• Non-stacked images will be ignored if stacks are detected in input images

Other Enhancements

Folder Enumeration Performance Improvements

With this build, Adobe have worked on the improving time taken for folder enumeration when Lightroom Classic is launched. This particular performance improvement depends on complexity of folder structure, but in most cases users should see a very obvious reduction in time taken to display the number of photos in a folder compared to that taken in previous versions.

Cloud Sync – Diagnostic Report

You are now able to generate a detailed Diagnostic Report for Sync in Lightroom Classic. This report is saved to a zip file with the catalog info, sync data and diagnostic logs required for Adobe QE to establish the cause of the sync issue.

To generate Diagnostic Report, in Preferences go to Lightroom Sync tab and press ALT/OPTIONkey to see “Generate Diagnostic Report” button

Cloud Sync Diagnostics Report

Filmstrip Index Number

It’s now possible to display the Index Number of a photo in the Filmstrip. This works like Index Numbers in Library Grid. On a scale of usefulness, I rate this about 100 (negative), but some users obviously thought it worthy of a feature request.

Filmstrip Index Number

In the flesh, the Index Number appears as shown in below screenshot. However, as the strip size is reduce there is a point at which the index number and the badges disappear.  Contrary to what some have claimed in the past, this is not a bug. It’s giving priority to the thumbnail (i.e. the photo) rather that some superfluous information that’s of little real value. Is it obvious that I think this feature was a waste of time?

Index Number in Filmstrip

Export as PNG

With this build, Adobe have added ability to Export as PNG. Save Transparency is always on.

Support for New Cameras & Lenses

For a full list of supported cameras and lens profiles for Lightroom desktop and Lightroom for mobile (iOS and Android), see these resources:

Posted in Adobe Camera Raw, Color Labels, Enhanced GPU Support, Lightroom Classic, Photo Merge - Multiple Stacks | Comments Off on Adobe Lightroom Classic 8.4 & Camera Raw 11.4 | August 2019

Adobe Lightroom 2.4 Cloud-Centric Photo Service | August 2019

The latest update to the Adobe Lightroom Cloud-centric suite of applications was released to customers on  13 August. This update mainly focuses on a feature that enables users to recover deleted photos. It also includes support for new cameras and lenses, and bug fixes.

Recover Deleted Photos

Recovery of ‘accidentally’ deleted photos, which includes entire photo libraries, has been a long standing request (demand?) from customers since the early days of the mobile ecosystem. With this latest update, all applications within the Lightroom cloud-centric ecosystem now have a folder called ‘Deleted’. Basically, any photos deleted by the user are transferred to this folder, which at time of writing, does not count against cloud storage capacity. The photos will remain in the ‘Deleted’ folder for 60 days or until they’re permanently deleted or recovered.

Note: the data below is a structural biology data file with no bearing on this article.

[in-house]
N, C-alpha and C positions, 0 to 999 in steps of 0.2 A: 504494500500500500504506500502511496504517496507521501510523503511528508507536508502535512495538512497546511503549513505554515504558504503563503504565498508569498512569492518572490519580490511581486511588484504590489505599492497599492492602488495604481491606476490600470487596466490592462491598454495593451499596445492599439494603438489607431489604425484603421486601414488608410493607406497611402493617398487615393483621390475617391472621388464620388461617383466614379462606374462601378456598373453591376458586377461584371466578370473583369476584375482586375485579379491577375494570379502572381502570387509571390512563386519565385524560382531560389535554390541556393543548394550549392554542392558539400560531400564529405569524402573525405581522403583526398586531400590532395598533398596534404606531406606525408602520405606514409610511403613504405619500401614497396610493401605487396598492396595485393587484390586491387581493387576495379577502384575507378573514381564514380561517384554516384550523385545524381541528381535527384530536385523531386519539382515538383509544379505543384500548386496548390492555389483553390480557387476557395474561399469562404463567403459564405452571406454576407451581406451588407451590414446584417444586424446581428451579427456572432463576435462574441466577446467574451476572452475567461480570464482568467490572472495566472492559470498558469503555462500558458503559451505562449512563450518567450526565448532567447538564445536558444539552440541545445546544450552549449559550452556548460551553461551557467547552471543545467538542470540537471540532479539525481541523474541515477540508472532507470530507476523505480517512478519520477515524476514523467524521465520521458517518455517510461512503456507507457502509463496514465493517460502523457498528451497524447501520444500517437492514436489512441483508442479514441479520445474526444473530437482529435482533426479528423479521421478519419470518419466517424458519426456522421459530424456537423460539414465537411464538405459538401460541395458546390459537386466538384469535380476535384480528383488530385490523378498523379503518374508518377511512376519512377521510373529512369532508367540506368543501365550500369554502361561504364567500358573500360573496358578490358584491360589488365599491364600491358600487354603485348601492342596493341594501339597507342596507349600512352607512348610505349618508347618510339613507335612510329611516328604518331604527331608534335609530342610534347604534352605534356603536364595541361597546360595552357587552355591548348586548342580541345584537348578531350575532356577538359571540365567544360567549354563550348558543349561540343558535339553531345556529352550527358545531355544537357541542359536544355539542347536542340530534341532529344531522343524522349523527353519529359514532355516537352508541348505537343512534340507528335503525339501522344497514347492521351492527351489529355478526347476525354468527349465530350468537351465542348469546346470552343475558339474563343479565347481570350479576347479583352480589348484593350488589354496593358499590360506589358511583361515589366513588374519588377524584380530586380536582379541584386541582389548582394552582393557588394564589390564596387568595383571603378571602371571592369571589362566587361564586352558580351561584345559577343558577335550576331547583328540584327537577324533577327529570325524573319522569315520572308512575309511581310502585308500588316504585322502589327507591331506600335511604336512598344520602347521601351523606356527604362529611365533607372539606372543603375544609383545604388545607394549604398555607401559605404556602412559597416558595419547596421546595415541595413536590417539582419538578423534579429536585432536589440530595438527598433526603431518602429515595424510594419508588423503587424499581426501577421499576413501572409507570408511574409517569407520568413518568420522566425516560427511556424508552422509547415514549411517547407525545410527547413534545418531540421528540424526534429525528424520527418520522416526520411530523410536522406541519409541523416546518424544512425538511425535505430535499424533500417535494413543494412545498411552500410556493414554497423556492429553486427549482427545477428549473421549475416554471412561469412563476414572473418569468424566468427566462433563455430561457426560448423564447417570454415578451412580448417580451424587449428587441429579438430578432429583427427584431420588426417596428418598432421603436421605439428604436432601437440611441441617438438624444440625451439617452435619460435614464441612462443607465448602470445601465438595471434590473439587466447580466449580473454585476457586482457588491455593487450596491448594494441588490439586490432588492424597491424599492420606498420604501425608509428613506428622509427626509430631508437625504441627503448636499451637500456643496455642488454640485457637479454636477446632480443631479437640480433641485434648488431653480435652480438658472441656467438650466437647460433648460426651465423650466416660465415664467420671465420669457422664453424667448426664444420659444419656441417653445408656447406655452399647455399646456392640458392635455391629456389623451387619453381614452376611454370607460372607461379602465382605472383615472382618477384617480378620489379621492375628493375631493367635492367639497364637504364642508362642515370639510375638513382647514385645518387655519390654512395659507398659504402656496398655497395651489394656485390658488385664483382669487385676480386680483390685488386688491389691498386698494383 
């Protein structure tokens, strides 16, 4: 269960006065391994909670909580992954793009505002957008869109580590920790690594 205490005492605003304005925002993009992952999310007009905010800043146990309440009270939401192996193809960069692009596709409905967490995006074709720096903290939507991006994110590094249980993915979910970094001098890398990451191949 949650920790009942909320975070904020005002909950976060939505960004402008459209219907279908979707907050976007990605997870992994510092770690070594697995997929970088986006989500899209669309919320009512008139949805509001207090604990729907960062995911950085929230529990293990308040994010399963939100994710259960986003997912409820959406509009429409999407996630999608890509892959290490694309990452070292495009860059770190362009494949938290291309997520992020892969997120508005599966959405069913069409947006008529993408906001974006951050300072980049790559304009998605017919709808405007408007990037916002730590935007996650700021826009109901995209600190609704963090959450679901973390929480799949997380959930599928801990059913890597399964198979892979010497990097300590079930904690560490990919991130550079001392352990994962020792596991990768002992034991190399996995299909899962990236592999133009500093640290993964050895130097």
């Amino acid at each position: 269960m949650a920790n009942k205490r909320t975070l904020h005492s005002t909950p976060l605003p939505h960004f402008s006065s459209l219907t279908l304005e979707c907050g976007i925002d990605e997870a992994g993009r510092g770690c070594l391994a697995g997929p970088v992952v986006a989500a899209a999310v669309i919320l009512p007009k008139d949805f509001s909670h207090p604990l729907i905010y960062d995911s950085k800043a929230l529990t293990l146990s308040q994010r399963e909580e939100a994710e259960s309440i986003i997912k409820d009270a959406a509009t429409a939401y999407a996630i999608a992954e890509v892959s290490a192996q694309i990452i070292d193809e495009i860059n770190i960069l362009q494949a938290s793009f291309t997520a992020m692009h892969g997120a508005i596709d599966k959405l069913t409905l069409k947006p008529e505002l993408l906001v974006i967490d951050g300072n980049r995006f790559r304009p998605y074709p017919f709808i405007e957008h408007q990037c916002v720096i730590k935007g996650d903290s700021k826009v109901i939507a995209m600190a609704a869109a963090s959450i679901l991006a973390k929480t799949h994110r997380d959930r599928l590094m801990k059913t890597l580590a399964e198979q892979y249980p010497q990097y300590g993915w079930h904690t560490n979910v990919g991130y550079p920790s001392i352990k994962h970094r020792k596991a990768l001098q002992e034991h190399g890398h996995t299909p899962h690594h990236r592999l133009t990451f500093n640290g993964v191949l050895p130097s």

Using the following series of screenshots and text I will go through the process of deleting some photos, then recovering them.

Adobe Lightroom 2.4 (Desktop)

  • As mentioned above, when photos are deleted we’re notified of how many and given the choice to cancel out or proceed.

Delete Photos Dialog

  • In below screenshot, I show that the 41 photos have been moved to the ‘Deleted’ folder in the desktop application and Lightroom on the web. This is also repeated on my mobile devices (i.e. iPhone and iPad).

‘Deleted’ Photos folder on Lightroom Desktop and Web

Having deleted the photos I realise that I’d really meant to remove them from Lightroom rather than put them in the trash. In previous versions of all apps within the Lightroom cloud-centric ecosystem the deleted photos could not be recovered, but Adobe has now provided a recovery tool that can be used with the desktop application, the web based application and our mobile devices. It’s also relatively simple to use.

Now to recover the deleted photos, but first let’s also check out the options available.

  • First, I right mouse-click on the ‘Deleted’ folder.

‘Deleted’ folder context menu

  • For this example, I choose ‘Restore All’

Restore deleted photos

  • In below screenshots we see that the 41 photos that I’d deleted earlier have been recovered and even put back into their original album.

Recovered Photos (Desktop application)

Recovered Photos (Web application)

  • The number of days left before the photos are permanently deleted is also shown.

Days left before permanent deletion

As can be seen from above, the process of recovering deleted photos is relatively fast and simple when using only those applications that are part of the Lightroom cloud-centric ecosystem. If, on the other hand, you’re also using Lightroom Classic, which Adobe actually recommends against, then the process of recovery is somewhat more complex and time consuming.

What’s Changed?

Support for New Cameras & Lenses

For a full list of supported cameras and lens profiles for Lightroom desktop and Lightroom for mobile (iOS and Android), see these resources:

For more information on the latest updates to Lightroom Cloud-centric Ecosystem go to What’s New – August 2019

Posted in Adobe, iPad, iPhone, Lightroom Web, Recover deleted photos | Comments Off on Adobe Lightroom 2.4 Cloud-Centric Photo Service | August 2019

Adobe Lightroom Classic 8.3 | May 2019

 Adobe Lightroom Classic was released to customers on 14 May 2019. The headline new features in this update are ‘Flat-Field Correction’ and ‘Texture’.


Flat-field Correction

With this feature you can reduce shading, or lens cast, from your digital photos. Typically, shading can occur from a variety of different reasons and can result in both asymmetrical vignettes as well as colour casts introduced by certain lens characteristics.